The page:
Black coconut ice cream inspires us to take (another) Painkiller

Remix: The Painkiller

Black coconut ice cream inspires us to take (another) Painkiller
Photo by Jessica Bryce Young

Last week the Greenery Creamery, a new vegan-friendly ice cream shop, opened downtown and completely took over my social media feeds. It's a given for a small food-based business to focus heavily on Instagram for marketing purposes and Greenery Creamery was no different; most of its adorable photos prominently featured their trendy black-ash ice cream and waffle cones against a background of millennial pastels. What can I say, it hit me right in the demographics.

Black-ash ice cream, a startling sweet popular in bigger cities for the past couple of years, is often flavored coconut or a similarly clean-but-creamy nut or fruit flavor. This may be because the edible charcoal used to give it its Gothy hue is sometimes made from burnt coconut shells, though the charcoal lends no flavor and usually very little texture to the ice cream. (Each shop's process and product is different, of course.)

I've used charcoal in Remix cocktails just once before – see "The really, really Black Russian," Feb. 4, 2015 – and this seemed like a golden opportunity to break it out again. With coconut gelato in mind, I wanted a coconut-based cocktail to base my Remix on, but I did the Pina Colada last month. So I settled on the Painkiller, a tiki-inflected recipe developed in the British Virgin Islands in the early 1970s using Pusser's Rum, a high-proof dark rum based on the formula issued to British Navy sailors.

The ice cream is blend of indulgent flavor and texture with a healthy-ish formula – Greenery Creamery's black-ash coconut ice cream is a vegan coconut-cream-based blend. To echo that in the cocktail, I skipped the highly processed Coco Lopez sweetened coconut cream usually used and substituted coconut water. (It's questionable how "not processed" it would be, but coconut LaCroix could also be used.) To keep the flavors sweet and streamlined, I omitted the orange juice and call here for fresh-pressed pineapple juice. (Don't even bother with canned juice. Blech.) And instead of Pusser's, I swapped in blackstrap rum for its caramelly molasses flavor profile, significantly reducing the ABV. See, healthy-ish can be tasty too.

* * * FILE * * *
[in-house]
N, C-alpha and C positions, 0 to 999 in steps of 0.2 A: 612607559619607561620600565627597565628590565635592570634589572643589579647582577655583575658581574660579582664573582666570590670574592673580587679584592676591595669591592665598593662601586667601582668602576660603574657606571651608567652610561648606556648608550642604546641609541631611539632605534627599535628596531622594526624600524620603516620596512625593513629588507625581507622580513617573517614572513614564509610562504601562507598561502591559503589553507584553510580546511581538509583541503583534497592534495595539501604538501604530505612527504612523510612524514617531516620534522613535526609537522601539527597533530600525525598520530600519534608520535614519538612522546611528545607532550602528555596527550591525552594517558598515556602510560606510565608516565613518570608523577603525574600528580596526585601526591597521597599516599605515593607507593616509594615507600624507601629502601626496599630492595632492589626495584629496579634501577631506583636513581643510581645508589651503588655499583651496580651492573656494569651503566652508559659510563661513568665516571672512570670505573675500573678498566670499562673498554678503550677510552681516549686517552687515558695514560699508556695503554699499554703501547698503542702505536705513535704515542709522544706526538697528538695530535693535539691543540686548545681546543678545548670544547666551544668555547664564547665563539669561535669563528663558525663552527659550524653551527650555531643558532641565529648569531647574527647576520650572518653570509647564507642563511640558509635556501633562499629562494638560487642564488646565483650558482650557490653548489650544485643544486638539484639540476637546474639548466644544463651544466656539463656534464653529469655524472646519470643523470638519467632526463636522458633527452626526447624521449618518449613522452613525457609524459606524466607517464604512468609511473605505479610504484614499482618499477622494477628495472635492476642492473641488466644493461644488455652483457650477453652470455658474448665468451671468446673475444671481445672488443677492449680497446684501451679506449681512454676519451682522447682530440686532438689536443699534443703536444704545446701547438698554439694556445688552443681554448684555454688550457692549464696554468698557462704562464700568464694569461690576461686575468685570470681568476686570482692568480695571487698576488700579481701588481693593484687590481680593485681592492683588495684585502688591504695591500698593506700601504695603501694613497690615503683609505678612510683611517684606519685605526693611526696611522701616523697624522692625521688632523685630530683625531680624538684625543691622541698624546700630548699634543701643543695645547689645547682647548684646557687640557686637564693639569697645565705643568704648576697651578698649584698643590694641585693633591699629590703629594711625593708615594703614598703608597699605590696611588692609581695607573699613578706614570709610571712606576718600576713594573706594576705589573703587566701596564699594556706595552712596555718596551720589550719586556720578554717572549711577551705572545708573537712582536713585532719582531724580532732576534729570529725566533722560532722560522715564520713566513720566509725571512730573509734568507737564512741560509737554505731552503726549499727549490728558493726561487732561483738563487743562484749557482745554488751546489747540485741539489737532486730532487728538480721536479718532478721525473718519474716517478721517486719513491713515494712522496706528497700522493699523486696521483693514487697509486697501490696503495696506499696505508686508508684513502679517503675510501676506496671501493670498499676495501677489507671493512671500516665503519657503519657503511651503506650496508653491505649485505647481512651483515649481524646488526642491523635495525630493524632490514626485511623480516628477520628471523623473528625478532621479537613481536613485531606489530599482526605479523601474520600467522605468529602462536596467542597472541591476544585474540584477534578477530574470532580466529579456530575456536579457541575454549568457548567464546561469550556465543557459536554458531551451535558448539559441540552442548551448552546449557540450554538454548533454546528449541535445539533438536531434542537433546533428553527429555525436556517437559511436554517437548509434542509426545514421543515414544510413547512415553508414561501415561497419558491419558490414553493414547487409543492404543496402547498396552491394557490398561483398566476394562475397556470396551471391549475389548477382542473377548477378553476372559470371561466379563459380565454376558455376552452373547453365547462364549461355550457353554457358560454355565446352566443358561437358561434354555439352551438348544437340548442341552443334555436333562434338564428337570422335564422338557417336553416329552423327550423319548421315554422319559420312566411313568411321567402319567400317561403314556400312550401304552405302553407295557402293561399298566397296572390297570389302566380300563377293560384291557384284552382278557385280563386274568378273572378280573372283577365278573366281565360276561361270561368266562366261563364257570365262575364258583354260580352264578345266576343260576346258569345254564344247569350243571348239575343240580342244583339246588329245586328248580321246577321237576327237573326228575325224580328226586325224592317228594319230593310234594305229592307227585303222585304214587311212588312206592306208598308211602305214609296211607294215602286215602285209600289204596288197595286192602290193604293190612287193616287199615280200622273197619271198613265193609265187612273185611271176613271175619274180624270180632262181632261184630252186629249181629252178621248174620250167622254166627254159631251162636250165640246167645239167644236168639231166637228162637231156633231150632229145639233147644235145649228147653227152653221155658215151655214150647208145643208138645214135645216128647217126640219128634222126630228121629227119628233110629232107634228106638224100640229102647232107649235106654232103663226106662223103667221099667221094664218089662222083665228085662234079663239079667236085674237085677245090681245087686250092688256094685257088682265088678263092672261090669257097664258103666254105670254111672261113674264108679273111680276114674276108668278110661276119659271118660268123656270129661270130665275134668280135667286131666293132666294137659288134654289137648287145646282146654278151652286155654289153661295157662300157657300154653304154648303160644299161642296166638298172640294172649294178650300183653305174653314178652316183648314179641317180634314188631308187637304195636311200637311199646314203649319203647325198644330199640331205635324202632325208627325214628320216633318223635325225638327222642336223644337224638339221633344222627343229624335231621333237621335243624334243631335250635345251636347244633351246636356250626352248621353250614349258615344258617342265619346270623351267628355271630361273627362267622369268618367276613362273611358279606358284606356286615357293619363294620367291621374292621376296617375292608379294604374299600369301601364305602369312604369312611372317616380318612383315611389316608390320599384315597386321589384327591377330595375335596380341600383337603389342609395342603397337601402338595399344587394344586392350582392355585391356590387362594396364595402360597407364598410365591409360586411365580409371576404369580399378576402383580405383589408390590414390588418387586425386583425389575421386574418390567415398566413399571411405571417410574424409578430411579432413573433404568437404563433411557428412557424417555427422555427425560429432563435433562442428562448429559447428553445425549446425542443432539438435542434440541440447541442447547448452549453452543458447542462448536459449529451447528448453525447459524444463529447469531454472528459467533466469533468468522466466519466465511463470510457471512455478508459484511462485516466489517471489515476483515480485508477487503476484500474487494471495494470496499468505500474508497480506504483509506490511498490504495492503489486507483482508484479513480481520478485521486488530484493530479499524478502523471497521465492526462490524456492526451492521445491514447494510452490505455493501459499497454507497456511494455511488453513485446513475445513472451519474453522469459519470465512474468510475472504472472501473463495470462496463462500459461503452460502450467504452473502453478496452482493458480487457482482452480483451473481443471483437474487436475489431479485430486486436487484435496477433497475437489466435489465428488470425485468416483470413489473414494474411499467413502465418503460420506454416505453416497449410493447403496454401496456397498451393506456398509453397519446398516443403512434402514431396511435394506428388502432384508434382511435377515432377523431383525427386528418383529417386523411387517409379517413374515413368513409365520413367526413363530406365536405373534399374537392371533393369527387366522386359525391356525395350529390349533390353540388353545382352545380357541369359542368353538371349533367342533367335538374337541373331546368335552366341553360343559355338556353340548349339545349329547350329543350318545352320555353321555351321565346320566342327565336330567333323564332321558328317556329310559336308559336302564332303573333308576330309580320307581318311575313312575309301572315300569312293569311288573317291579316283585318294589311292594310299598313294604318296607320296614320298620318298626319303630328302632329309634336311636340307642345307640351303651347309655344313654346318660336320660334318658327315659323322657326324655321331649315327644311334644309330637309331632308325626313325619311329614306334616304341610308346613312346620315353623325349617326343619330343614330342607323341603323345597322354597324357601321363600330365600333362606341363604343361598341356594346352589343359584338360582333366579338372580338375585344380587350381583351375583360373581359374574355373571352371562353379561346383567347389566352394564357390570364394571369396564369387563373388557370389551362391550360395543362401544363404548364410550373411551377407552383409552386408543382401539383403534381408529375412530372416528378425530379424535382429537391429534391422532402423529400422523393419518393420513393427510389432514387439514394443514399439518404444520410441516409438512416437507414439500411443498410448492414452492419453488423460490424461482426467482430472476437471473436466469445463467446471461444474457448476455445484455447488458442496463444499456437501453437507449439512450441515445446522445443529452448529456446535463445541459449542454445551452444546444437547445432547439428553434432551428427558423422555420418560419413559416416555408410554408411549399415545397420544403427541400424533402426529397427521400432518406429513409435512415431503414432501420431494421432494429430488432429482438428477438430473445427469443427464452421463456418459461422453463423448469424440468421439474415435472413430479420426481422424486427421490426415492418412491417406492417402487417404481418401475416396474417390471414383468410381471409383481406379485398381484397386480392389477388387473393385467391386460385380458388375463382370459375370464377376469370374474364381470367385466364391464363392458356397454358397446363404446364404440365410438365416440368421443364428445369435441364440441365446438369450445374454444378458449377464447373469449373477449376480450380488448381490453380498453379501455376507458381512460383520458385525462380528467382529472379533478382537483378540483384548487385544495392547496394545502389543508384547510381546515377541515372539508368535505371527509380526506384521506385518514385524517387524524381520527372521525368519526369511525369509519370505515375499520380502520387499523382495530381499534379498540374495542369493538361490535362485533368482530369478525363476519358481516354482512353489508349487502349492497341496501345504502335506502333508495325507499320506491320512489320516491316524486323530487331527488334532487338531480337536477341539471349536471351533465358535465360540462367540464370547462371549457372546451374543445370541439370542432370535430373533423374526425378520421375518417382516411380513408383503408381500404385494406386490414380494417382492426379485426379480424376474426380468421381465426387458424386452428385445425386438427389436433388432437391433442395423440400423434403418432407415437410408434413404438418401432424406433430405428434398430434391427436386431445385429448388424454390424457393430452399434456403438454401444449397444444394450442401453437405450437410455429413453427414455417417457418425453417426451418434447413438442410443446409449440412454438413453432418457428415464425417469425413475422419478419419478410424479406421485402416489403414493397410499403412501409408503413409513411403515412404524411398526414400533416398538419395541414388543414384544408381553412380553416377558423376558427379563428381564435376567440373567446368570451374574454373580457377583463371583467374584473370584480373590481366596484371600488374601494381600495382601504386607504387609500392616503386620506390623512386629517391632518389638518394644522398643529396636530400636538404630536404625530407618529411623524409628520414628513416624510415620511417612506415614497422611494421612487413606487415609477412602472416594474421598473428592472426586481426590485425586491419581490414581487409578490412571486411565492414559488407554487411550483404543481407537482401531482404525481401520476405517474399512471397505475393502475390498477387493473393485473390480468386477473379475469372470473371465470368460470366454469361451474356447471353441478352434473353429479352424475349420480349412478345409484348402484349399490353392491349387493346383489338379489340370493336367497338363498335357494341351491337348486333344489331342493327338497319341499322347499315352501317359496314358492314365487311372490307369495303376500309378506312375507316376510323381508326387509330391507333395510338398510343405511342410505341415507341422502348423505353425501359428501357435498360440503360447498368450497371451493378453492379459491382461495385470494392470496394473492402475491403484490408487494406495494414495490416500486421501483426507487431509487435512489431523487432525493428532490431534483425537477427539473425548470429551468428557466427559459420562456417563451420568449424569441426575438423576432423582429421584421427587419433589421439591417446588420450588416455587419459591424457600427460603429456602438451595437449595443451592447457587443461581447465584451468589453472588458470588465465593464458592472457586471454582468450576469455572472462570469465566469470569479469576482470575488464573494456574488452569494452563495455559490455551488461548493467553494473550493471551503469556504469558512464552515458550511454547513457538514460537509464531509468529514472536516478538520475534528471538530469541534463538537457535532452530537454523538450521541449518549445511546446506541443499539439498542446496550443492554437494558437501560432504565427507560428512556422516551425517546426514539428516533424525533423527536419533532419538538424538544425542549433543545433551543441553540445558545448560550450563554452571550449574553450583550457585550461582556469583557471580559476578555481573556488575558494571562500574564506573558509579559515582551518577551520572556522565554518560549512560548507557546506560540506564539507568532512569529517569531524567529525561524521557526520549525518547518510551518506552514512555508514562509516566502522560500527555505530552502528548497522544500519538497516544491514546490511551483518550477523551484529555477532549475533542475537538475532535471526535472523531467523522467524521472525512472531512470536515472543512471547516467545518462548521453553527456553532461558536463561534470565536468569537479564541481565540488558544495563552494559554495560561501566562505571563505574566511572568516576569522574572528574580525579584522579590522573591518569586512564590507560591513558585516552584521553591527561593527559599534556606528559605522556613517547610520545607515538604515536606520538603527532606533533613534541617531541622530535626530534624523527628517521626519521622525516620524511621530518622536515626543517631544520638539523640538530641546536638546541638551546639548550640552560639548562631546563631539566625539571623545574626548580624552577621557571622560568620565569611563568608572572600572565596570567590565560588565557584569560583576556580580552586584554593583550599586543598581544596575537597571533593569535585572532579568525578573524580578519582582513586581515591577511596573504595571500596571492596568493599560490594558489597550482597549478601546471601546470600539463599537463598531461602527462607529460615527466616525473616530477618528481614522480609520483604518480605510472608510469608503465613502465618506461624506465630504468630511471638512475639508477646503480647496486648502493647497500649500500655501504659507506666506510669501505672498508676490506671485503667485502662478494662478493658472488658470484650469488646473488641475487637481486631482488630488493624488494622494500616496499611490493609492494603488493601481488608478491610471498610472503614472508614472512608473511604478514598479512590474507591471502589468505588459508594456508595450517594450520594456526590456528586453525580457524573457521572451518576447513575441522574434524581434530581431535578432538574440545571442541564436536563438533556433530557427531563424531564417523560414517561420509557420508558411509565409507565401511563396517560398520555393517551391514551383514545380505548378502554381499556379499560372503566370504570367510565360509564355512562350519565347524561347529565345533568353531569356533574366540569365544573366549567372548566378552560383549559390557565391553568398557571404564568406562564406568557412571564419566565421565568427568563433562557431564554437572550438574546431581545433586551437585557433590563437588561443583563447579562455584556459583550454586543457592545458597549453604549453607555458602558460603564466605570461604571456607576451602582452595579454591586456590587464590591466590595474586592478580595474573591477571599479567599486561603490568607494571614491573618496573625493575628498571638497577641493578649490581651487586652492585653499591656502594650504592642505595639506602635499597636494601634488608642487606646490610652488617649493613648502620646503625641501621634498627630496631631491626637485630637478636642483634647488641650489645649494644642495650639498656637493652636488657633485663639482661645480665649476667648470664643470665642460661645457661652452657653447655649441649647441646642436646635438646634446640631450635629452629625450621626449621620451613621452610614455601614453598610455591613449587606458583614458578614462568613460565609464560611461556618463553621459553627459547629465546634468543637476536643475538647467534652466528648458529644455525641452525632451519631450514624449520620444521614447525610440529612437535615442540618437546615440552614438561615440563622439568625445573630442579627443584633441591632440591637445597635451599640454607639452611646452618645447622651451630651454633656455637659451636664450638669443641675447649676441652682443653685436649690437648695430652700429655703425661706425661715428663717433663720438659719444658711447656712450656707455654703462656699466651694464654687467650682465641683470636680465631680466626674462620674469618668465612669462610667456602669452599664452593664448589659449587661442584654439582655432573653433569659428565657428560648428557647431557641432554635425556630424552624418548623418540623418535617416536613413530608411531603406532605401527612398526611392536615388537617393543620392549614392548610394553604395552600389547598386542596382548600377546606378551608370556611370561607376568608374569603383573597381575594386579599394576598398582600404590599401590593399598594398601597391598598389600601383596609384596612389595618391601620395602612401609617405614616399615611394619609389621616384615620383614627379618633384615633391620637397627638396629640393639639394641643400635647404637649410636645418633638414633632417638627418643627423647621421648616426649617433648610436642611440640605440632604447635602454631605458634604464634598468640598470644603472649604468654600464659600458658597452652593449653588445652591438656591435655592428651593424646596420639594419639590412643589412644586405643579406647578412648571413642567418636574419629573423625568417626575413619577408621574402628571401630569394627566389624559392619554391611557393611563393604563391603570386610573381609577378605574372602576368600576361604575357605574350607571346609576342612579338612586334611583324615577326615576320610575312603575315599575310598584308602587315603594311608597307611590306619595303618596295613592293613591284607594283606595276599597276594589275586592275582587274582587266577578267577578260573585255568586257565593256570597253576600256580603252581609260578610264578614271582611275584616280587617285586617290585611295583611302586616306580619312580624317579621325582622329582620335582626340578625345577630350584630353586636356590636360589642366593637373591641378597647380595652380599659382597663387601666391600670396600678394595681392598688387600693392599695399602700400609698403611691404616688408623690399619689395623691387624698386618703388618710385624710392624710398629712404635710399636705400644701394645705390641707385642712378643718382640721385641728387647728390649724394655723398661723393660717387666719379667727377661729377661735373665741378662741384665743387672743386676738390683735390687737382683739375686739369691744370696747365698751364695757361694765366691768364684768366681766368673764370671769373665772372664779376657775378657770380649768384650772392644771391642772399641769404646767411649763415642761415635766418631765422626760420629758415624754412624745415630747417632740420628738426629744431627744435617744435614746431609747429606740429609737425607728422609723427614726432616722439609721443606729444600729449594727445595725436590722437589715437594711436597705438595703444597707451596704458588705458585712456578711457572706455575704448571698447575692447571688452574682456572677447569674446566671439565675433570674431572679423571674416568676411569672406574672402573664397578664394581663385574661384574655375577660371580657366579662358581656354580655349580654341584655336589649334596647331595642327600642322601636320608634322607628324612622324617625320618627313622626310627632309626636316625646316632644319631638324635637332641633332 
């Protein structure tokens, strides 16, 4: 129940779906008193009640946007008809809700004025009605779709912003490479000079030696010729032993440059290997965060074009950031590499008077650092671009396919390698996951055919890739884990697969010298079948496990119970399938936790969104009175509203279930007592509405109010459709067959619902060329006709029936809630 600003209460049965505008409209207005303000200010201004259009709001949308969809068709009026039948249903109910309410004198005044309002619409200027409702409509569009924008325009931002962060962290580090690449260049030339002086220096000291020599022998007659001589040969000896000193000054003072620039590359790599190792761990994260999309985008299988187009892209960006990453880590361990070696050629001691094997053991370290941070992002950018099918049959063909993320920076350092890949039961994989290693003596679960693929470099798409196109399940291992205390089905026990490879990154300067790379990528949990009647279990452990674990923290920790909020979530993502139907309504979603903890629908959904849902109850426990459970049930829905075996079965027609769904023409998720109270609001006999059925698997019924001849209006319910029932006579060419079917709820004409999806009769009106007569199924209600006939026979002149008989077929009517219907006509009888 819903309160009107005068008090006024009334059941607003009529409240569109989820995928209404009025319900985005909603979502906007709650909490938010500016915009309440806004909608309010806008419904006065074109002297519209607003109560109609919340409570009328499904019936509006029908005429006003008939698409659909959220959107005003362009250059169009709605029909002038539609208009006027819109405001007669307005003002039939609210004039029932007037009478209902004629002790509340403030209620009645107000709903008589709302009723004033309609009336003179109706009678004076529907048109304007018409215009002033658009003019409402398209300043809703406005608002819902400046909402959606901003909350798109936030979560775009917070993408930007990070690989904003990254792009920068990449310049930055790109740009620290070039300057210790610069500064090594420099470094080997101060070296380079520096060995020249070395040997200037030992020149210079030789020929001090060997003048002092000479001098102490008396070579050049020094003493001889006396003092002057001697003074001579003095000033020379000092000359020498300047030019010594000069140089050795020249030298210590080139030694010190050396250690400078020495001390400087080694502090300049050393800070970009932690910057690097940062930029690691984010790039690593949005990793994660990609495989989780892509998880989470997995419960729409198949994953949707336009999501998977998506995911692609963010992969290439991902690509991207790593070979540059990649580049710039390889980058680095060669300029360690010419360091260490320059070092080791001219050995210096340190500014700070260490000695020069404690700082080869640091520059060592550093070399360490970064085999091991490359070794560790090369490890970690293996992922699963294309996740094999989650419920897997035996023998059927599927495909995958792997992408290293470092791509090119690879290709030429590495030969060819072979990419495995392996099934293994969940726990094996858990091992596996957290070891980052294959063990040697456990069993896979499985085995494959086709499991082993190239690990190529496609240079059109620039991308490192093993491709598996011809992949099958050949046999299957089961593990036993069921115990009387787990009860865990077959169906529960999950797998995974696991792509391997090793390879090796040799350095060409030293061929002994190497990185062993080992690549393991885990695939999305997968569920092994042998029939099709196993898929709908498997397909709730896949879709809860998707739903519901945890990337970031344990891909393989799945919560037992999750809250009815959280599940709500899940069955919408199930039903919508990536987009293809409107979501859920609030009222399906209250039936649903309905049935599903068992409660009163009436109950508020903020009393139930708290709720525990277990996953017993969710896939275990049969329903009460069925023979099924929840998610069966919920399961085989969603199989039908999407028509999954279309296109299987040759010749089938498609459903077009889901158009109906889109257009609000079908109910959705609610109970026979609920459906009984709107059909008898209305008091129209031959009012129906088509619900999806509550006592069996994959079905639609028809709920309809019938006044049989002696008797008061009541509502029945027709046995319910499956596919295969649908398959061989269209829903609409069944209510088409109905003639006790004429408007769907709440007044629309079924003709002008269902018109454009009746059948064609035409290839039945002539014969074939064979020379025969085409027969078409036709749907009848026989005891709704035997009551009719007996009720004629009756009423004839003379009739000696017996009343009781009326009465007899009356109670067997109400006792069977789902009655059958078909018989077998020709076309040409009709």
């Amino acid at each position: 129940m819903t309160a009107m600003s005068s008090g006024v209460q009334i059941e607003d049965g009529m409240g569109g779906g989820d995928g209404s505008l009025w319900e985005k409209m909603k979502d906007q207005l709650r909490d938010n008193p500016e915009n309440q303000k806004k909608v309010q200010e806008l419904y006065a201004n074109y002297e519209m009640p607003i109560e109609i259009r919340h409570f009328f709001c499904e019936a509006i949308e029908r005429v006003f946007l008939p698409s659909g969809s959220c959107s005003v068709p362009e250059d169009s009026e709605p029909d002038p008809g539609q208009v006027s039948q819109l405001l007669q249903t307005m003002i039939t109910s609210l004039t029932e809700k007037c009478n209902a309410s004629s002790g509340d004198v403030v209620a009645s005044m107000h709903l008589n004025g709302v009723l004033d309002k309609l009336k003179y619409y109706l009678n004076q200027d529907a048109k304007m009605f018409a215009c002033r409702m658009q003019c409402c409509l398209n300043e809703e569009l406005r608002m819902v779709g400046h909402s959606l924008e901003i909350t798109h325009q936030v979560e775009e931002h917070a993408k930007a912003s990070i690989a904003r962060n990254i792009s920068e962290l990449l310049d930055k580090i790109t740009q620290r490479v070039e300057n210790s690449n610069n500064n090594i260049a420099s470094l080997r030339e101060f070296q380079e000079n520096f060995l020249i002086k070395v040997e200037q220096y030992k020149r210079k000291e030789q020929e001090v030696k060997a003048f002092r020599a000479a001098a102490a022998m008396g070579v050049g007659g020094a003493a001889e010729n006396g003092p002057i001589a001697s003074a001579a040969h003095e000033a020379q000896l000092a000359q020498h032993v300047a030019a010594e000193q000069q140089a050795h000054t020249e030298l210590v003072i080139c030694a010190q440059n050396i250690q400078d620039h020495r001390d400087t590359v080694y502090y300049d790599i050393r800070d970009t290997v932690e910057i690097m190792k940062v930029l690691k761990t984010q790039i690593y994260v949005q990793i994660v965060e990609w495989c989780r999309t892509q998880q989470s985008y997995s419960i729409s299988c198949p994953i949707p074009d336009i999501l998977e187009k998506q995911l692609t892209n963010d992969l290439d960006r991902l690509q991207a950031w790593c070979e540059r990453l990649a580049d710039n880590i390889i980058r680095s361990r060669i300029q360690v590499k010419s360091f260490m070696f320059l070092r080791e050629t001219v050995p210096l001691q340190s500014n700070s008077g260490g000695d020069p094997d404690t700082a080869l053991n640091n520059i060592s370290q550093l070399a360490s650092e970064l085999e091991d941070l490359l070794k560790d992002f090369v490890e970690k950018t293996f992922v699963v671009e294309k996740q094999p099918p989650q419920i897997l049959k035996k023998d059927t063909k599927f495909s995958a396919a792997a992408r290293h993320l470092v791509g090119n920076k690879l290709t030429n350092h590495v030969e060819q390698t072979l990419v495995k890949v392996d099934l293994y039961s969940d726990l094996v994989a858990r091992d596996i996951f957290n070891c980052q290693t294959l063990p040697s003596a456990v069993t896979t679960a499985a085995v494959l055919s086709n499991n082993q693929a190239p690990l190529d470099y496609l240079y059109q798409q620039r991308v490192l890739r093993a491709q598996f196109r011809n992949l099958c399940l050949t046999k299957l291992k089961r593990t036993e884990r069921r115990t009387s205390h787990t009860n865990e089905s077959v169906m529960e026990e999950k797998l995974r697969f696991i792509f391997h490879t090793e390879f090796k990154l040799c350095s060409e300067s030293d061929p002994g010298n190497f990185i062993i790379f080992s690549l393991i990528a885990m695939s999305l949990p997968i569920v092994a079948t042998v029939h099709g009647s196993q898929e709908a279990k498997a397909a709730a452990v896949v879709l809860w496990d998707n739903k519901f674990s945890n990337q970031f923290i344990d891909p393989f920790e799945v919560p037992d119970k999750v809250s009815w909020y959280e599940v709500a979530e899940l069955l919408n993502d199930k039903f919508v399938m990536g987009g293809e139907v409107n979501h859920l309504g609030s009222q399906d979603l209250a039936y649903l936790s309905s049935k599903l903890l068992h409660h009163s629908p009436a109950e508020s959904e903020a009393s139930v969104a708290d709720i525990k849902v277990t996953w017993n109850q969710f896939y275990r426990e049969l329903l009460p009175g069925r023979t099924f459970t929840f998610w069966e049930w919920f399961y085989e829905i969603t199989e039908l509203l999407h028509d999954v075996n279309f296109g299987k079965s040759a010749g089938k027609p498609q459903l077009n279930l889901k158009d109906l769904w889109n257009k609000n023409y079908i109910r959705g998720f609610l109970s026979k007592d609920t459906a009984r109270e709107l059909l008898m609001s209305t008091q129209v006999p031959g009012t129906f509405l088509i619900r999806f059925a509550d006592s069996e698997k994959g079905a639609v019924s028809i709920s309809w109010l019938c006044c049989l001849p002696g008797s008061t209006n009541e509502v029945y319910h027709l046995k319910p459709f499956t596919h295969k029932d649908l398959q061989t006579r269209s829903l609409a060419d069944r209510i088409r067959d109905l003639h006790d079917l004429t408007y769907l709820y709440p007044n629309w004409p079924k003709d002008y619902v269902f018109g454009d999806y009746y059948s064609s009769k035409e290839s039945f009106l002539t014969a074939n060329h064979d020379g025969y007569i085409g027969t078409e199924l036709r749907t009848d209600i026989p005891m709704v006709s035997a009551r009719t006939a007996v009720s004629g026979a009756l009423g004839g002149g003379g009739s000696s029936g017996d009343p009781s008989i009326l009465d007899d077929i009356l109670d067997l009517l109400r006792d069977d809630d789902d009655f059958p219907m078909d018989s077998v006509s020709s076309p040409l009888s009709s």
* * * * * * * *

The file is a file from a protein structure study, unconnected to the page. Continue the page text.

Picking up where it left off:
2 ounces navy (overproof) rum

4 ounces pineapple juice

1 ounce cream of coconut

1 ounce orange juice


Put all liquid ingredients into ice-filled shaker. Shake, strain into glass over fresh ice, and garnish with a sprinkle of nutmeg.


8 ounces coconut water, divided

2 capsules activated charcoal

1/2 ounce blackstrap rum

1 1/2 ounces white rum

1 ounce fresh pineapple juice

sparkling water

fresh nutmeg

First, make the ice: Empty two capsules of activated charcoal into 6 ounces of coconut water, mix thoroughly, and freeze in an ice mold. (Note: It may stain plastic.)

Next build the drink: Over the resulting black ice, pour rum, remaining coconut water and pineapple juice. Top off with sparkling water and garnish with freshly grated nutmeg..

About The Author

Jessica Bryce Young

Jessica Bryce Young has been working with Orlando Weekly since 2003, serving as copy editor, dining editor and arts editor before becoming editor in chief in 2016.
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